A Look Back: SEOUL FASHION WEEK SS14
In anticipation of Seoul Fashion Week Spring/Summer 2016, MUTZINE will be looking back at the prominent runway trends from the past five years. For Spring/Summer 2014, cropped tops, graphic tees, and matching two-piece sets were the hottest trends. Catch up on the series by reading our previous coverage of SS11, SS12, and SS13.
Words Cathy Wang, Photos via Designers, Art Sam Cello
Some consider wearing a print from head-to-toe to be a fashion faux pas or a style sin. Despite those prescriptive and arbitrary style rules, Seoul Fashion Week had its fair share of matching two- or three-piece sets in loud and flamboyant prints. The matching set can be styled together, but they can also be separated to mix-and-match with other garments.
Kaleidoscopic and psychedelic floral prints were shown at Paul & Alice and the studio K. Both these designers opted for a three-piece suit, complete with a shirt, a jacket, and pants. Paul & Alice created an option for men with a looser fit, while the studio K provided a tighter and more fitted suit for women. Arche sent down consecutive matching sets with a striped vine print. J KOO used an abstract floral print that was borderline camouflage. Meanwhile, Steve J & Yoni P, Lucky Chouette, and the studio K all had matching tops and bottoms in a true camouflage print.
Besides the print, the composition of the two-piece was important. A popular pairing was to have a pair of wide shorts that seamlessly transitioned into a collared top. pushBUTTON and the studio K showed such looks with both long and short sleeved tops. Lucky Chouette made a fun and sporty matching sweat suit set. S=YZ brought back the metallic trend from SS12 to create a playful two piece set.
MAKE A STATEMENT
Graphic t-shirts are a key piece in a full street wear look. They add an ease and nonchalance to an otherwise composed outfit. Additionally, t-shirts are generally the most affordable pieces from a high fashion collection, making them accessible and coveted by fashion followers. T-shirts lend themselves well to a high-low fashion mix – it could be a high street t-shirt with other basics or even a cheaper t-shirt styled with couture.
T-shirts with bold text, in the style of Katharine Hamnett’s socially conscious shirts of the 80s, were found in the Lucky Chouette and Munsoo Kwon shows. Keeping true to the political history of this style of t-shirt, Lucky Chouette’s show embodied an 80’s new wave and punk spirit with an IDGAF attitude. The phrase “Project Rebel” was printed on the shirts, making a nonconformist statement. Munsoo Kwon posed the question, “Why Always Munsoo Kwon?”, on the t-shirt in the midst of a sporty and preppy collection of fitted pants and white button ups.
Other t-shirts without text were still graphic, with printed images and varied shapes. With models marching down the runway holding picket signs, Cy Choi also featured a rebellious sense but minus the text-laden shirts. In its place, the oversized, boxy cut t-shirt was exemplary of the current street style. The S=YZ show revolved around images of California’s Joshua Tree National Park printed onto dresses, jackets, and shirts. A cropped raglan tee had leather sleeves and a printed image, producing Americana nostalgia in shape and image.
Bustiers have transformed from underwear meant to be hidden away to a conspicuous garment that adds a cool factor to any outfit. Midriff baring bustiers of all shapes and forms were shown in Seoul. Some were layered over shirts, some layered under jackets, and some were worn as is.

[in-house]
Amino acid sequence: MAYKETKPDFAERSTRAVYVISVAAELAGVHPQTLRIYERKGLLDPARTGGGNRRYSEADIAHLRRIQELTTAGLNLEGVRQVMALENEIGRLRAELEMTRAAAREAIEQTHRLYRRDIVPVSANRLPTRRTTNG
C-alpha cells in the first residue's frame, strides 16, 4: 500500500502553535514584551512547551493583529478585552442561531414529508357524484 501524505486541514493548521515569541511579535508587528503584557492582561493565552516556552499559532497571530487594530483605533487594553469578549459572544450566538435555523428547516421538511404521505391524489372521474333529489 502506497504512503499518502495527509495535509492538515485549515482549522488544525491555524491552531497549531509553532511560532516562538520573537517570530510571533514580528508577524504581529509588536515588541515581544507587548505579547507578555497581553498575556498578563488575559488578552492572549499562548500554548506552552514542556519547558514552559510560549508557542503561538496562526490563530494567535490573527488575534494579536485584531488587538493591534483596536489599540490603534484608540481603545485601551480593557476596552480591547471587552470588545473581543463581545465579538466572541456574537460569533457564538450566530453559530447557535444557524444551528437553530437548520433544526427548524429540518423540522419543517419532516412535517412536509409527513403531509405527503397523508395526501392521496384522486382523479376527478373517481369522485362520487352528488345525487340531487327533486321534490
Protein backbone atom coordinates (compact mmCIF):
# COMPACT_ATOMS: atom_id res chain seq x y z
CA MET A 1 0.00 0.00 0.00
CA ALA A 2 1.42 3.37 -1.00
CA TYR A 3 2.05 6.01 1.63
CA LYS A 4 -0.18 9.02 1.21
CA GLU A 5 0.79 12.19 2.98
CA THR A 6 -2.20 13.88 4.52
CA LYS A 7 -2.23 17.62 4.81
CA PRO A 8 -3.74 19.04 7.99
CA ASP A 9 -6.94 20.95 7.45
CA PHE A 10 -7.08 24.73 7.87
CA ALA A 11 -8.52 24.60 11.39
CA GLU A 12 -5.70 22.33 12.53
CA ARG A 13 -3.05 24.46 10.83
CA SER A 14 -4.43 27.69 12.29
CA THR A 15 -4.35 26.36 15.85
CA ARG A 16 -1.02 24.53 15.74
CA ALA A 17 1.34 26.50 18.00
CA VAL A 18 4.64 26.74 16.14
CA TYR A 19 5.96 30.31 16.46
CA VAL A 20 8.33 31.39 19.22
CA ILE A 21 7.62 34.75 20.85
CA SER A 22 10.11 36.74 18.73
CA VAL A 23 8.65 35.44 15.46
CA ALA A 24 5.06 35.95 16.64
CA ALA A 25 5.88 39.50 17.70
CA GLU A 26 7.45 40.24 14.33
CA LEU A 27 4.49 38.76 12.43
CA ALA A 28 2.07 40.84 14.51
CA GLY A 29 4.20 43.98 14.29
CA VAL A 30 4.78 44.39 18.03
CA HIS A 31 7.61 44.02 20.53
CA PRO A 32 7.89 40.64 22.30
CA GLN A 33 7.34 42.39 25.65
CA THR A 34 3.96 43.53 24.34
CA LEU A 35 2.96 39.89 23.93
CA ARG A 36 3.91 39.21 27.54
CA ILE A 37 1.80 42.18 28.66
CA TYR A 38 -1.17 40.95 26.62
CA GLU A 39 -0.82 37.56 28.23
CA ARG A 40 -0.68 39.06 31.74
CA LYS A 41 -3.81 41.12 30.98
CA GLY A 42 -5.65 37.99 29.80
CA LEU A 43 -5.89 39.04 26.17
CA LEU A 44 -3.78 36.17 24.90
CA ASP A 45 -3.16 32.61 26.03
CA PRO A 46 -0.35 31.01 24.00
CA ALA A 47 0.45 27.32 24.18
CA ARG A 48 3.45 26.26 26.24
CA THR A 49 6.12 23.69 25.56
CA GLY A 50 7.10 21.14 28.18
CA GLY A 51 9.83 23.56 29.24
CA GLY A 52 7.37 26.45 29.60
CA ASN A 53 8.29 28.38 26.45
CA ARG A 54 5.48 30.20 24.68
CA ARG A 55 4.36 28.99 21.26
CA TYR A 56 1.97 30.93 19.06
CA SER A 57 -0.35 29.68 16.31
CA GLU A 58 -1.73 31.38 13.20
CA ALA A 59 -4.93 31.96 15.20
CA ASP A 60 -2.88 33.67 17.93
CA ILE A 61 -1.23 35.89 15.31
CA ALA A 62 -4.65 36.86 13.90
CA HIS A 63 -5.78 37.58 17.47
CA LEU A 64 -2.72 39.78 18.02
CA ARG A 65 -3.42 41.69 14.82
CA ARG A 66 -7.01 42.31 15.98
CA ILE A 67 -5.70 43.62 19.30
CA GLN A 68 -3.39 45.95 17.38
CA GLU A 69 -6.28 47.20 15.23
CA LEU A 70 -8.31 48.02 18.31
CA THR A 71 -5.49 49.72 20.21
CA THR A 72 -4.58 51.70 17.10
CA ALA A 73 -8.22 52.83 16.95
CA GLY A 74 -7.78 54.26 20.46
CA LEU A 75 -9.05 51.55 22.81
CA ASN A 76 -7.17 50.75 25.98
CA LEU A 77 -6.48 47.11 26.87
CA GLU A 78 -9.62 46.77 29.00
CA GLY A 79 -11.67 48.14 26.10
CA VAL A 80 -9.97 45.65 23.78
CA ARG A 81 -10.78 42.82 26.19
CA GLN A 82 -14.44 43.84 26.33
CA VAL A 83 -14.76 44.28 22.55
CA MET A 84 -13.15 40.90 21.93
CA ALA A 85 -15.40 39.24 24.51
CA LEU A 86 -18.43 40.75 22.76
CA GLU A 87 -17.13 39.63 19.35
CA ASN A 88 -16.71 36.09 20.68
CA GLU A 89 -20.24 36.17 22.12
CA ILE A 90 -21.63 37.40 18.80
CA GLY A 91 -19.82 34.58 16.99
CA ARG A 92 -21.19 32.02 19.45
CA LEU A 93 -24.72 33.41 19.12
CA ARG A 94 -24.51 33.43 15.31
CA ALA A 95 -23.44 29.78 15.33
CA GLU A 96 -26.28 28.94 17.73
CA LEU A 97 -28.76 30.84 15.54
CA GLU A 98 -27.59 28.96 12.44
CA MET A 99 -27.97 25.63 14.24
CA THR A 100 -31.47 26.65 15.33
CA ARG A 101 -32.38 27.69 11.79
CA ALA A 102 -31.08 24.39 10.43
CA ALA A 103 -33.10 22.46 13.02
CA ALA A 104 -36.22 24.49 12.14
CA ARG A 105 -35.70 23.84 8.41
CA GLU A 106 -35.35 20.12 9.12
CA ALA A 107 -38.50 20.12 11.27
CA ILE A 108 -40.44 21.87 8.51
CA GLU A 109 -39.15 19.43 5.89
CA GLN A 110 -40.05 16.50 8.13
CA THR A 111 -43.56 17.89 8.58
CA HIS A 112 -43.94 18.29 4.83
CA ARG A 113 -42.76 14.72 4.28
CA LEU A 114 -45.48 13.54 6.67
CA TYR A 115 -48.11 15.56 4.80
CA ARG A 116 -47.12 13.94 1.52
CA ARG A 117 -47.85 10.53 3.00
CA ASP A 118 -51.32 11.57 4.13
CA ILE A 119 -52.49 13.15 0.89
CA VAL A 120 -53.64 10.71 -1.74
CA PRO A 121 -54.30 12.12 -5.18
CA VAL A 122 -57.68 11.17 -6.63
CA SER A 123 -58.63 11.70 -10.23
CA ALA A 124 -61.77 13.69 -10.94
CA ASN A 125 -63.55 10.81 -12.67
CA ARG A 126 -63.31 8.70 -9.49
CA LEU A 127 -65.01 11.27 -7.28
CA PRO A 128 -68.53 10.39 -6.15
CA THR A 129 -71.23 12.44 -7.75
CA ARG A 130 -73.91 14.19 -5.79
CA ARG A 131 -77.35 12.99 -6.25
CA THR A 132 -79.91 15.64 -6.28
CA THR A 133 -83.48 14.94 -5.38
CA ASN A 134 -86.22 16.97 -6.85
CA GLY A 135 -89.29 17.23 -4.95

pushBUTTON presented a more traditional bustier that was more akin to an actual corset with boning and support. Not much of the midriff was exposed thanks to high-waisted pants, but the belly button still peeked through. Surreal But Nice also had a more conservative top half of a dress. Less skin was shown, but the shape of the bustier was more traditional in that the cups are clearly defined and fitted to the torso. KAAL E.SUKTAE, Leyii, and Johnny Hates Jazz all showed bustiers that were closer to bandeau tops that wrapped tightly around the chest.
Jardin de Chouette showed a more casual and geometric version of a bustier in a fun pink color. Lucky Chouette, Jardin de Chouette’s sister brand, had a very similar bustier. They both had the same construction and seams, and were even styled in similar ways. However, with Lucky Chouette being marketed towards a younger consumer, the top was made of leather, making it just a bit edgier and contemporary. KYE constructed an even more modern bustier by eliminating visible seams and creating it in a reflective gold color.
HEMMED AND HAWED
While womenswear heavily featured cropped bralette tops, menswear also featured a shortening of tops. Instead of completely baring their midriffs, the hems of outerwear were modestly shortened to rest right above the hips. The shoulder and waist width remained wider while only the length was shortened. These cropped jackets seemed one size too small for the height of the models.
ZE:A’s Kwanghee made a surprise cameo at the Resurrection show, modeling a cropped shirt layered over a longer, thin t-shirt. beyond closet also showed a layered look, but with thicker sweatshirts. The top sweat shirt barely skimmed the belly button, revealing the sweatshirt underneath.
Leigh and Cy Choi both chowed a classic motorcycle jacket shape with inside shirts and pant waist lines peeking out from underneath. Motorcycle jackets as a style are commonly shorter than other styles of jackets, but for the past few years, the trend has been to lengthen them instead of shortening them. Though not dramatically shorter than normal, the jackets are barely skimming the hipbones. pushBUTTON took the hemming to more of an extreme by shortening a suit jacket. Even the sleeves were shortened to reveal a couple centimeters above the wrists, giving the entire jacket an overall shrunken look.